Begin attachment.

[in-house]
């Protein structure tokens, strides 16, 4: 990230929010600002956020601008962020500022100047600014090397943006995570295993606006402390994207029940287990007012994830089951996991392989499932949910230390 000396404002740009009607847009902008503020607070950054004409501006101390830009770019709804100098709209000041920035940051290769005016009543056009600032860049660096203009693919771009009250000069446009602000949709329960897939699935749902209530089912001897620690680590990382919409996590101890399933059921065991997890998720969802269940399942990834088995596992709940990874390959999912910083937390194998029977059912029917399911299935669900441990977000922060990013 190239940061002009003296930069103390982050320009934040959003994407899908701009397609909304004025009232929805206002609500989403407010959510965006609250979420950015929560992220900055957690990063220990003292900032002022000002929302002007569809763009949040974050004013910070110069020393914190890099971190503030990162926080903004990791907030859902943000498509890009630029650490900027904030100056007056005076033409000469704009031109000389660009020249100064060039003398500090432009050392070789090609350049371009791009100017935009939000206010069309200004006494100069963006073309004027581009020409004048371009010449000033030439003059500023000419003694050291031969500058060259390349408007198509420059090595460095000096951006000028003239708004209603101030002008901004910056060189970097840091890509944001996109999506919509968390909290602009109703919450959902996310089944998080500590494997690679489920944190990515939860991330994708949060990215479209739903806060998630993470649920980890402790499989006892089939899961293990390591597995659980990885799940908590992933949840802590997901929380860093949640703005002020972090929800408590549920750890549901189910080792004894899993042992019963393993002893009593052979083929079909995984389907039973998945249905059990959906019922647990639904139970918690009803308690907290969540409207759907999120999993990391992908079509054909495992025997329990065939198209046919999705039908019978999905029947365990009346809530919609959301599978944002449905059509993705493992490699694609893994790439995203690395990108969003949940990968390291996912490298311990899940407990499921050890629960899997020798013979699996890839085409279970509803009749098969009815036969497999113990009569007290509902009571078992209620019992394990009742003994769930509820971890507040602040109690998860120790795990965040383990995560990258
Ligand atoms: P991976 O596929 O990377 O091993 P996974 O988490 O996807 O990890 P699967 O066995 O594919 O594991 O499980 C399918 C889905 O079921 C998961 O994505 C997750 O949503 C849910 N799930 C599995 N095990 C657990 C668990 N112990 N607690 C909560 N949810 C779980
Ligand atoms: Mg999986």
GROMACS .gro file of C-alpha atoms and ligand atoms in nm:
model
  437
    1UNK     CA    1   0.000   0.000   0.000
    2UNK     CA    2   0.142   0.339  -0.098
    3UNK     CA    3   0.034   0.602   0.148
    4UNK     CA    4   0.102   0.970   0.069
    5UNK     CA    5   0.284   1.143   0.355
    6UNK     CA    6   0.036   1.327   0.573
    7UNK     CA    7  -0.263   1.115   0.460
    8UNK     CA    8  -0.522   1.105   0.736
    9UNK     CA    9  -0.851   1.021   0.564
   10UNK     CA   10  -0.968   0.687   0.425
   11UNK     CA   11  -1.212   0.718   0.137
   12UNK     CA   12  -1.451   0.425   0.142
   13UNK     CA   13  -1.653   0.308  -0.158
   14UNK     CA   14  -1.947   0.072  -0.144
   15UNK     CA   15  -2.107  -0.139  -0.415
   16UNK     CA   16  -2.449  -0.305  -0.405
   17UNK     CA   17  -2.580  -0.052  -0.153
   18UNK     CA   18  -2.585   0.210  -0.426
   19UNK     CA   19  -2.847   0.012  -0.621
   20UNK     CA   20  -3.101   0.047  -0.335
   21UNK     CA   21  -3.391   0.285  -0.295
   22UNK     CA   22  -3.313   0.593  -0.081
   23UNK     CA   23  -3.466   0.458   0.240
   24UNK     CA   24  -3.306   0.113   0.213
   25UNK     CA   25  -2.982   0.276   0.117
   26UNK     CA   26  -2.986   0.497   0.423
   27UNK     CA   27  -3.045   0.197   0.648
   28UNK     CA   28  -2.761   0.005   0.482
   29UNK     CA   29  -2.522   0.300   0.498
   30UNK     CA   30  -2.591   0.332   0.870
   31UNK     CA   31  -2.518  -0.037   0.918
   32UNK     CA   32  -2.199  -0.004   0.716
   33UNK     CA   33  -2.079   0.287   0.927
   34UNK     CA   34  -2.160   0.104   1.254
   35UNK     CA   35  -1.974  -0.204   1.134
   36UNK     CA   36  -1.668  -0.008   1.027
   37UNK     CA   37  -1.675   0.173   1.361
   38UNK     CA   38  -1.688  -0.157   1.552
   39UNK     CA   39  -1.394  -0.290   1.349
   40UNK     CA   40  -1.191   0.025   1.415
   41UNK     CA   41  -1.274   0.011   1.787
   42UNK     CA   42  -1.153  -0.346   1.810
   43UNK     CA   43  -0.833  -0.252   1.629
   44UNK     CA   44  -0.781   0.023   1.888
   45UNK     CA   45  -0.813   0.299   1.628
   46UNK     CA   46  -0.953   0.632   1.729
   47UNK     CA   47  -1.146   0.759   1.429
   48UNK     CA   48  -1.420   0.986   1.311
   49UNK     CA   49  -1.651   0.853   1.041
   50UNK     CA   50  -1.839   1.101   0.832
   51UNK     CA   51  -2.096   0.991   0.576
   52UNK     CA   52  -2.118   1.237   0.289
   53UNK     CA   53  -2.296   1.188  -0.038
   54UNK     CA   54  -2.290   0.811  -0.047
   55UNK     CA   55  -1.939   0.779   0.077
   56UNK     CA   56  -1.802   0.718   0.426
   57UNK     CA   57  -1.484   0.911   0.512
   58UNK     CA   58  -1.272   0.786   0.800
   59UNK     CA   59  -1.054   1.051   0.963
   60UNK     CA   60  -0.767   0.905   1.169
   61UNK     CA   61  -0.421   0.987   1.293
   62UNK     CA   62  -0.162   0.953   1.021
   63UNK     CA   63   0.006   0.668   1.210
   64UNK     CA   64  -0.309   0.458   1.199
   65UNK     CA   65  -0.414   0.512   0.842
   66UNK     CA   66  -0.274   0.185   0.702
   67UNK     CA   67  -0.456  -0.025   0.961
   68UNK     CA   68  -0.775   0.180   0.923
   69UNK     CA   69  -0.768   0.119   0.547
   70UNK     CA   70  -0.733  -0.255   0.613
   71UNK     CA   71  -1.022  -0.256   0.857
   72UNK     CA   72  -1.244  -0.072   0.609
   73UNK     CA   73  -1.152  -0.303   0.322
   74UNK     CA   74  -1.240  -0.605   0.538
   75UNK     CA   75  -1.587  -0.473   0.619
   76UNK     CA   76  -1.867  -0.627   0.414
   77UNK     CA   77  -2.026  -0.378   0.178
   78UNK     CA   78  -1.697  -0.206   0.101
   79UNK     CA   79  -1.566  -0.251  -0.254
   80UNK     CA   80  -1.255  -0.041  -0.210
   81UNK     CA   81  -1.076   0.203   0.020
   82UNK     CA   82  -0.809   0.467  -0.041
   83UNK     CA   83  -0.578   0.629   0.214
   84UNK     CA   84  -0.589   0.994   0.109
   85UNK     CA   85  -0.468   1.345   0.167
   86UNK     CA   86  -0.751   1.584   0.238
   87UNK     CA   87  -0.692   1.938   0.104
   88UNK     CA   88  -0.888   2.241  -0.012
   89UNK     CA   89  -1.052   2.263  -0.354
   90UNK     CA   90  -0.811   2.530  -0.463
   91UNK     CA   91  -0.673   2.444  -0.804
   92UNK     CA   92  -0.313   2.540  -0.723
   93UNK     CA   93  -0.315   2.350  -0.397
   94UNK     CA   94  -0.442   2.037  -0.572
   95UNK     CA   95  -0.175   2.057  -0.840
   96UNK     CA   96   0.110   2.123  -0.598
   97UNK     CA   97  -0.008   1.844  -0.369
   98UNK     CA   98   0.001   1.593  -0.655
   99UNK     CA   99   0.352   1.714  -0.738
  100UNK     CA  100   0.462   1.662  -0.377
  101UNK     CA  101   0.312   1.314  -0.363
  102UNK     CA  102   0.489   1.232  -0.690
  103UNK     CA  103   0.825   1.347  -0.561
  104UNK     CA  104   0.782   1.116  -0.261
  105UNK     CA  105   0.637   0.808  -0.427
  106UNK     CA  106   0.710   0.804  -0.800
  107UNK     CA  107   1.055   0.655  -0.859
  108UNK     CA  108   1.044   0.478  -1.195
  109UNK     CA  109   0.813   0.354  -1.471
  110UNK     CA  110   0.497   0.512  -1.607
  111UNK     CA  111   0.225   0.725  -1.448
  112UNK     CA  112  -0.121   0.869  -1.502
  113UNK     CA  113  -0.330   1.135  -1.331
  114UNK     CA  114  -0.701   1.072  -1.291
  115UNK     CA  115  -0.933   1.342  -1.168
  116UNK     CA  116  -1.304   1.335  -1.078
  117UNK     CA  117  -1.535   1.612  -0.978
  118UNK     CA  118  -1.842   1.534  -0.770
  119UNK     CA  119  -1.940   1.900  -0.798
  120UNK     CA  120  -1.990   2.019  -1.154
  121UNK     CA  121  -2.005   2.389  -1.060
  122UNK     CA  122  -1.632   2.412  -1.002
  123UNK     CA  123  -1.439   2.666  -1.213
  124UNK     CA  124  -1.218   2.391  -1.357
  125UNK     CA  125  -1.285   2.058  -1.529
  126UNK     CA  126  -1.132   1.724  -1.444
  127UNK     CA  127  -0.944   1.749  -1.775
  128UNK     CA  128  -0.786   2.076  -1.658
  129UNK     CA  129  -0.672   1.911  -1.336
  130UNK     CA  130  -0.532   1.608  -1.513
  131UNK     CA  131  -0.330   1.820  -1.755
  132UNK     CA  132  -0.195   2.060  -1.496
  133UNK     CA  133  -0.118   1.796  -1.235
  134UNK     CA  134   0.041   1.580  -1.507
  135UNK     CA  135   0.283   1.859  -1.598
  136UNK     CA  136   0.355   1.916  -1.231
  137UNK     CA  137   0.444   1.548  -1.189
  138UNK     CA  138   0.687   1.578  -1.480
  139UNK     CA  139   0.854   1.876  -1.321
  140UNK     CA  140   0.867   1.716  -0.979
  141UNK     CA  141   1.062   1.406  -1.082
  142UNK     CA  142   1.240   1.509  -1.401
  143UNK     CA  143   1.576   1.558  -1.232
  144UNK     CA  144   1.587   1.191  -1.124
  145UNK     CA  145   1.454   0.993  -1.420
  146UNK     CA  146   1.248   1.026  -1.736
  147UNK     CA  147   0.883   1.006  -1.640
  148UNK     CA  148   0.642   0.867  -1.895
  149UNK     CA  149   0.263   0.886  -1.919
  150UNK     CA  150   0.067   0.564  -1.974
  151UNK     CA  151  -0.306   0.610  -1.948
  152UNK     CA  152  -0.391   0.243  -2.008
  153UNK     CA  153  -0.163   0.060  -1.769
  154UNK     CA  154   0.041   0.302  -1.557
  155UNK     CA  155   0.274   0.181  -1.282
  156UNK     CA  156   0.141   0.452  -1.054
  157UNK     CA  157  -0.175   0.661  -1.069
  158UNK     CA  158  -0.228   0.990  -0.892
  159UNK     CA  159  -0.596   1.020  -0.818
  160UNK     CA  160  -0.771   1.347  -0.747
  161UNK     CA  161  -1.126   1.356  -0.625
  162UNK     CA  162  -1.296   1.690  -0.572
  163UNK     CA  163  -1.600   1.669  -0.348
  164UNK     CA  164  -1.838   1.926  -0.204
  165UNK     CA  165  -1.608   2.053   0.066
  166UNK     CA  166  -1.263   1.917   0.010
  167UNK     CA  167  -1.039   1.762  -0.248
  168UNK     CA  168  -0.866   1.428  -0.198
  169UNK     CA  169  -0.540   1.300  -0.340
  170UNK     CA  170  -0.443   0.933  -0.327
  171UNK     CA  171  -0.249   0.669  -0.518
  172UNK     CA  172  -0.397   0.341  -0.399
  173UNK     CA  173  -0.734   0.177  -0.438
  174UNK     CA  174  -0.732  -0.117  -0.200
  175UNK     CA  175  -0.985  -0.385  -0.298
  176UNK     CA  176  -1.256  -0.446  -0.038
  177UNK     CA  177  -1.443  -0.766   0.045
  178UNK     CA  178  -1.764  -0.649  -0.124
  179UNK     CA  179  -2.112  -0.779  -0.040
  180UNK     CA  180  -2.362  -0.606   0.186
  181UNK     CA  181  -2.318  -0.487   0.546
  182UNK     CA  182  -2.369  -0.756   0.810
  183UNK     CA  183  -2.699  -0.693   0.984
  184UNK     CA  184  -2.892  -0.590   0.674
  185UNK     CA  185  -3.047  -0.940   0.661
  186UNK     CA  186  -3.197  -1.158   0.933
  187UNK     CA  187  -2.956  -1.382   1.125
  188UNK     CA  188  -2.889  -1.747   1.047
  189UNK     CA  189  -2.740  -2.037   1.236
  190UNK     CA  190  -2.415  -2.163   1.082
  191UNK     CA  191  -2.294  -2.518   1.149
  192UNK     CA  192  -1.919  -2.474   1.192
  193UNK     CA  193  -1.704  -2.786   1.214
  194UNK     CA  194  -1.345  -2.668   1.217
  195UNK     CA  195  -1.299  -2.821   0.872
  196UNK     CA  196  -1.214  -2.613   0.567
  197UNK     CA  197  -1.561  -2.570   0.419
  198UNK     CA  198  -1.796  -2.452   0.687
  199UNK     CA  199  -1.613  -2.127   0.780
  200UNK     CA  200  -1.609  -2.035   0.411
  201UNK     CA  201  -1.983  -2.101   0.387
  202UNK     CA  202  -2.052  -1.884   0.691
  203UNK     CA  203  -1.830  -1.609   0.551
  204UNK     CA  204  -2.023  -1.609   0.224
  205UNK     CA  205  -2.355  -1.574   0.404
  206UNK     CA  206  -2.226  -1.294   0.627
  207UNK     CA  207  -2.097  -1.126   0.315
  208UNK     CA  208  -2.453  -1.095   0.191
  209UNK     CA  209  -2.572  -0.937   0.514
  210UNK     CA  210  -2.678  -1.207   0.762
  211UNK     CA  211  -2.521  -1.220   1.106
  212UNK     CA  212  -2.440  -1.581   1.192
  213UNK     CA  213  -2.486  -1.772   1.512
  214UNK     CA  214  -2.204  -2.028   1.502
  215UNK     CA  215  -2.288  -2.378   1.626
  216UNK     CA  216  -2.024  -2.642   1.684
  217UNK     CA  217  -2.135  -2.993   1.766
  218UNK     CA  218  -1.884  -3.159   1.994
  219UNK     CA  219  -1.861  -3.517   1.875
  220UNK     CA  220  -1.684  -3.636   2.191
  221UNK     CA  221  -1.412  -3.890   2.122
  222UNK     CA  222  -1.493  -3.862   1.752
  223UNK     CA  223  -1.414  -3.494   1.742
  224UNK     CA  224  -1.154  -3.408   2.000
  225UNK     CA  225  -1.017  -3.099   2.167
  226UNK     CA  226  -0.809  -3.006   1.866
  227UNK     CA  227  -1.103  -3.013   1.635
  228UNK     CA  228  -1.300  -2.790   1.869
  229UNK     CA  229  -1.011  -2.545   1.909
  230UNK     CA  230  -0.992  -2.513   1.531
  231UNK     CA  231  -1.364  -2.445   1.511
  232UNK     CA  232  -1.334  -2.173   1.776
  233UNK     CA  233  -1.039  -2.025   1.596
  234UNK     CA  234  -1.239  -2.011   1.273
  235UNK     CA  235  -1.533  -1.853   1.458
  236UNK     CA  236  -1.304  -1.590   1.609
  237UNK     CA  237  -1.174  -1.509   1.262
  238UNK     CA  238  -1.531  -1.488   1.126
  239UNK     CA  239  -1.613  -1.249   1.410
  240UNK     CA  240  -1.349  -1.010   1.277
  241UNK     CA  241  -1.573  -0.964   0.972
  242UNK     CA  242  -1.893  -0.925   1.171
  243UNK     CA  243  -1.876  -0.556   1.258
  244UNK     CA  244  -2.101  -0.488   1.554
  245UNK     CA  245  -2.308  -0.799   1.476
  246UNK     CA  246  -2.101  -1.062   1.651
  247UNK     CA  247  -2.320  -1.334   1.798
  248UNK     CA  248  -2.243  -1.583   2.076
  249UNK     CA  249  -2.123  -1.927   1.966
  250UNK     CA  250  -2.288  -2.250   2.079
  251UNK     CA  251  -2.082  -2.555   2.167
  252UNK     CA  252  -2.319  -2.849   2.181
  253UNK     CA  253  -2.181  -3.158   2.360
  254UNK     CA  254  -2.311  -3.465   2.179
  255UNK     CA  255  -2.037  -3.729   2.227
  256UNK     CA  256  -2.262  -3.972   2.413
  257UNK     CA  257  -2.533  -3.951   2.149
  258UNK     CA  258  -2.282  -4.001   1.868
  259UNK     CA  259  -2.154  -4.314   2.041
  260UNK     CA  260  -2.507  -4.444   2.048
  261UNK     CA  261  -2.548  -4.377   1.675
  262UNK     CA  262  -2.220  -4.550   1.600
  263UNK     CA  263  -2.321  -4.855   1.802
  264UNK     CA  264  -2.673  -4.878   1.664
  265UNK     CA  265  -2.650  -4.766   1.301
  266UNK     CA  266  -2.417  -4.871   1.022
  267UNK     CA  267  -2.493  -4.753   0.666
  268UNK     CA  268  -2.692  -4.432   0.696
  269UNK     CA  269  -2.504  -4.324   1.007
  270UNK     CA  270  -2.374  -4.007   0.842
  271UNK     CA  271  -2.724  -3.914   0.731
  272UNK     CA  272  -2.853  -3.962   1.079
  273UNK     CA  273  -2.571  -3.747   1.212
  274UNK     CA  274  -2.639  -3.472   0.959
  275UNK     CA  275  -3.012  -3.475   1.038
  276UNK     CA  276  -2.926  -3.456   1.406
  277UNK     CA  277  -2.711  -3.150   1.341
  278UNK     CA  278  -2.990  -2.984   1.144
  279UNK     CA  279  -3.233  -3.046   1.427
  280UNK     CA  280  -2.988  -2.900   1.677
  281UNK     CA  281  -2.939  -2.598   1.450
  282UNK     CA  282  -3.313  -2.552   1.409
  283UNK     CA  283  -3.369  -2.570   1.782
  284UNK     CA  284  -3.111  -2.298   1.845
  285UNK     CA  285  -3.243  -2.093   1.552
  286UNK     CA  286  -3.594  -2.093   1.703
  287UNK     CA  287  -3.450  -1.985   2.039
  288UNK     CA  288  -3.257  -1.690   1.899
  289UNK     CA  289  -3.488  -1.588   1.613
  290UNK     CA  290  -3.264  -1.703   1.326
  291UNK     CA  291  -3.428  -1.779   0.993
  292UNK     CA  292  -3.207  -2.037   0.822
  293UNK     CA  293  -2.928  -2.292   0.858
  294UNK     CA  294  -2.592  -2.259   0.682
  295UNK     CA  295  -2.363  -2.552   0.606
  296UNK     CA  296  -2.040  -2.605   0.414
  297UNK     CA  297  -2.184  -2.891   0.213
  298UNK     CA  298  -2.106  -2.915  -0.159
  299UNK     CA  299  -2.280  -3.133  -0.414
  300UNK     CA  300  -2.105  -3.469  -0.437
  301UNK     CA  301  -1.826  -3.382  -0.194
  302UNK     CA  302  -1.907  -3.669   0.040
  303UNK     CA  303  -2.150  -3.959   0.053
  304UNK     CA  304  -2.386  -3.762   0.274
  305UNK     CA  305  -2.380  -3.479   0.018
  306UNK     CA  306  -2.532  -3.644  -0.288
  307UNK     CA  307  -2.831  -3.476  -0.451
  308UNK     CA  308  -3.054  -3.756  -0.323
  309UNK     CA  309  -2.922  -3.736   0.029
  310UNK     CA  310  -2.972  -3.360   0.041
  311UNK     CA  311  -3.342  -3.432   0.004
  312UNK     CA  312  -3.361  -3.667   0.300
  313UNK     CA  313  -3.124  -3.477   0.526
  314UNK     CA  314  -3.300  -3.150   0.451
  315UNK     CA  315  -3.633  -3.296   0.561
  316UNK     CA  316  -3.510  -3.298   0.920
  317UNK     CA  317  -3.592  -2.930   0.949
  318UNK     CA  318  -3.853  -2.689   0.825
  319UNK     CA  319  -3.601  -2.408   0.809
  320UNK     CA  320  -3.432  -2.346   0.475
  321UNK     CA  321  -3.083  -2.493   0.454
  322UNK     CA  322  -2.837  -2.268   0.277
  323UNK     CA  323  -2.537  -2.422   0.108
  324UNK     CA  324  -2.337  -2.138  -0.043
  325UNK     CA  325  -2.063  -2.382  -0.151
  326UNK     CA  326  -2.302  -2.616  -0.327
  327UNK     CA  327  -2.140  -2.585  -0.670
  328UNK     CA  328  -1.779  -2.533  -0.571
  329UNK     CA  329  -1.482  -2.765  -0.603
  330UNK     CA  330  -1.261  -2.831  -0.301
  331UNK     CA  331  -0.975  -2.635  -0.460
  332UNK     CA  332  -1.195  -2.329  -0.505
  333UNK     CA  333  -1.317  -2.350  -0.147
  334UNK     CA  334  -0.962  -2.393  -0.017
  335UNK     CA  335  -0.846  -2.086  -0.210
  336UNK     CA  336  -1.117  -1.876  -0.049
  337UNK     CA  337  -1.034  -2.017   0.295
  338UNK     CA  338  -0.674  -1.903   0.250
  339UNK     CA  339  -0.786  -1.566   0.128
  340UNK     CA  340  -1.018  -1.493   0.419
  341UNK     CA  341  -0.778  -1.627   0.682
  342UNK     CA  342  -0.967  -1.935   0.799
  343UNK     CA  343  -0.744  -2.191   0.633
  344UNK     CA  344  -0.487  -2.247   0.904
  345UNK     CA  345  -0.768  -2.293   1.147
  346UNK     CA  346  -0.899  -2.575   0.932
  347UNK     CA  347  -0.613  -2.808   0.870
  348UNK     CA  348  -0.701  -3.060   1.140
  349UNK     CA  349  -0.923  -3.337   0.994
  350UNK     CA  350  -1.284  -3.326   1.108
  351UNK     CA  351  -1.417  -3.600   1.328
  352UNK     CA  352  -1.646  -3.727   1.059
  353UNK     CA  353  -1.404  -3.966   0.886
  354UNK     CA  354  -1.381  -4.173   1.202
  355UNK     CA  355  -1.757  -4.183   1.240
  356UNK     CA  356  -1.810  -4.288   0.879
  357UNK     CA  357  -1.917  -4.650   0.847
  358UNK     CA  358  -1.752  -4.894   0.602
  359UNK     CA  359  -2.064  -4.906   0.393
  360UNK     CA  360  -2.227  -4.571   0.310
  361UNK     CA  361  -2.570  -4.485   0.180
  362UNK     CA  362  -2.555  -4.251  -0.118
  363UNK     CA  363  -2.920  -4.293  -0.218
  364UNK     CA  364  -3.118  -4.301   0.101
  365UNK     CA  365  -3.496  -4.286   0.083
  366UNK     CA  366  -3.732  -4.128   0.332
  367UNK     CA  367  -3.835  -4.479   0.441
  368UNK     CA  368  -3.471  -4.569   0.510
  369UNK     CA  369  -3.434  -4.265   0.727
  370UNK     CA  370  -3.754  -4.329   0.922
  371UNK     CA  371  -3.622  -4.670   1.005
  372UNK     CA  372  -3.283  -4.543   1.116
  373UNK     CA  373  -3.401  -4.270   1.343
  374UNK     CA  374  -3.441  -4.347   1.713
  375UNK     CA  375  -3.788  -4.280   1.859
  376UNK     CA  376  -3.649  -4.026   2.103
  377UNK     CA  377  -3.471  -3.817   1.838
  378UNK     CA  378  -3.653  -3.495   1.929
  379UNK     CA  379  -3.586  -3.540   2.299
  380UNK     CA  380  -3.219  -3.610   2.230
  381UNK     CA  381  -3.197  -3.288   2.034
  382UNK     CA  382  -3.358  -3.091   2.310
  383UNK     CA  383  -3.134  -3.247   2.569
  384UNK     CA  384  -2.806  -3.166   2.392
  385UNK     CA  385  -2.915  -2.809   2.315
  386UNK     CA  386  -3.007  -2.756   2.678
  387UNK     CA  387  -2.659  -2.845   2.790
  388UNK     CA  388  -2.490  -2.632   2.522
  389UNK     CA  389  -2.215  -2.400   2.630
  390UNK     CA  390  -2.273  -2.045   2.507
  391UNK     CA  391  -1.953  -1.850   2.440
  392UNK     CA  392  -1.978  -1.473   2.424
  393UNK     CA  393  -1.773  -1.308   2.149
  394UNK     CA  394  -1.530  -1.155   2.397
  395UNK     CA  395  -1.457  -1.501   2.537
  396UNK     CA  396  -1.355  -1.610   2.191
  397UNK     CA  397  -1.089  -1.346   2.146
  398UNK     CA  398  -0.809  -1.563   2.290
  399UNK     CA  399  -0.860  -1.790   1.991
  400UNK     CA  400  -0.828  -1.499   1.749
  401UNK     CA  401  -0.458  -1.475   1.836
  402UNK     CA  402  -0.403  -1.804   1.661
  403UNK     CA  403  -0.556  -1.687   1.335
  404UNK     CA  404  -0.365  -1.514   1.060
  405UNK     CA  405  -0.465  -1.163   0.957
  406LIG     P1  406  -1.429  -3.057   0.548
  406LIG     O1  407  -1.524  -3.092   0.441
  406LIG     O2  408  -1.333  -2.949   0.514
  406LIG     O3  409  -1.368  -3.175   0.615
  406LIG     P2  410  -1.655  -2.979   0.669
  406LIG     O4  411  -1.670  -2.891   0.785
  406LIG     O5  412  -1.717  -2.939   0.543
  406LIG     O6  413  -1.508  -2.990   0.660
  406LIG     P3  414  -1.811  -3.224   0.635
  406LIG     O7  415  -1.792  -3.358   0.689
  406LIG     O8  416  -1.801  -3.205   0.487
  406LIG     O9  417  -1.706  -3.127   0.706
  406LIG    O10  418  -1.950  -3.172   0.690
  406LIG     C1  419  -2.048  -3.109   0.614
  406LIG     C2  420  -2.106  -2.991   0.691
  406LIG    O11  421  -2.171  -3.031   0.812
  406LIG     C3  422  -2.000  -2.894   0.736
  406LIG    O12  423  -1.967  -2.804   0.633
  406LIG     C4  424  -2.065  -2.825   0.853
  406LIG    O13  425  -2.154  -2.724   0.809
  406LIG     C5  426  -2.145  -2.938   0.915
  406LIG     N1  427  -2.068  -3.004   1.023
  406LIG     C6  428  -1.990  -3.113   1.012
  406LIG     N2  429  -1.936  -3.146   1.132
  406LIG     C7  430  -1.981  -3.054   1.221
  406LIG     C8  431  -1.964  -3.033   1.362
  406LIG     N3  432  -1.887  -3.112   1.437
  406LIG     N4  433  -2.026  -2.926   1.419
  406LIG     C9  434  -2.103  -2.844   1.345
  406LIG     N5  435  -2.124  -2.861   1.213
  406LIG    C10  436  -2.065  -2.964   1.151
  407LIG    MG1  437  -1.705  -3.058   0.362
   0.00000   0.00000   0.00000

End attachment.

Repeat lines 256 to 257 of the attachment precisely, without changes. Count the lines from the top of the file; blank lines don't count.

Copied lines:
  249UNK     CA  249  -2.123  -1.927   1.966
  250UNK     CA  250  -2.288  -2.250   2.079